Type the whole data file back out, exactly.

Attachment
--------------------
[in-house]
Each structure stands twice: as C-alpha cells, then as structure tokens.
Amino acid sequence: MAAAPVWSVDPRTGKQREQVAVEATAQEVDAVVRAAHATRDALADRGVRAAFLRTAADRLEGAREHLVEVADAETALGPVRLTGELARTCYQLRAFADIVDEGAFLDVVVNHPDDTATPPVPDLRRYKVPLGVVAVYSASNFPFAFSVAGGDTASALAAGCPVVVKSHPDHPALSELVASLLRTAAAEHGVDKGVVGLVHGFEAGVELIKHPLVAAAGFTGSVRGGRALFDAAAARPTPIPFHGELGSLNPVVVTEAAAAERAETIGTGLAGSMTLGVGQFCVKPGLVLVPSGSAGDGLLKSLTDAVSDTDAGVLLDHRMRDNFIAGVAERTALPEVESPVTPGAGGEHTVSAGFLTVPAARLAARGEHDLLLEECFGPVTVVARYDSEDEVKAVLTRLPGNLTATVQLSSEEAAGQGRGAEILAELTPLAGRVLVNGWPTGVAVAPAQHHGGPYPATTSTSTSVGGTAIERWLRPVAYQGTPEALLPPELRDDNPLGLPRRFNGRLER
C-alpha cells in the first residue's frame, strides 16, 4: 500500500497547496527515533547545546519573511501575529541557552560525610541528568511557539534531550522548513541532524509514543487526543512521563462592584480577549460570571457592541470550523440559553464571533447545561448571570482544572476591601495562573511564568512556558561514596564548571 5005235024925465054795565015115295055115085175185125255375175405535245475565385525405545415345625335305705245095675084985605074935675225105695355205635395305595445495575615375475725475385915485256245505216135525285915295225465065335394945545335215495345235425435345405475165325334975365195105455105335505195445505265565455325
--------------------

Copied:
[in-house]
Each structure stands twice: as C-alpha cells, then as structure tokens.
Amino acid sequence: MAAAPVWSVDPRTGKQREQVAVEATAQEVDAVVRAAHATRDALADRGVRAAFLRTAADRLEGAREHLVEVADAETALGPVRLTGELARTCYQLRAFADIVDEGAFLDVVVNHPDDTATPPVPDLRRYKVPLGVVAVYSASNFPFAFSVAGGDTASALAAGCPVVVKSHPDHPALSELVASLLRTAAAEHGVDKGVVGLVHGFEAGVELIKHPLVAAAGFTGSVRGGRALFDAAAARPTPIPFHGELGSLNPVVVTEAAAAERAETIGTGLAGSMTLGVGQFCVKPGLVLVPSGSAGDGLLKSLTDAVSDTDAGVLLDHRMRDNFIAGVAERTALPEVESPVTPGAGGEHTVSAGFLTVPAARLAARGEHDLLLEECFGPVTVVARYDSEDEVKAVLTRLPGNLTATVQLSSEEAAGQGRGAEILAELTPLAGRVLVNGWPTGVAVAPAQHHGGPYPATTSTSTSVGGTAIERWLRPVAYQGTPEALLPPELRDDNPLGLPRRFNGRLER
C-alpha cells in the first residue's frame, strides 16, 4: 500500500497547496527515533547545546519573511501575529541557552560525610541528568511557539534531550522548513541532524509514543487526543512521563462592584480577549460570571457592541470550523440559553464571533447545561448571570482544572476591601495562573511564568512556558561514596564548571 5005235024925465054795565015115295055115085175185125255375175405535245475565385525405545415345625335305705245095675084985605074935675225105695355205635395305595445495575615375475725475385915485256245505216135525285915295225465065335394945545335215495345235425435345405475165325334975365195105455105335505195445505265565455325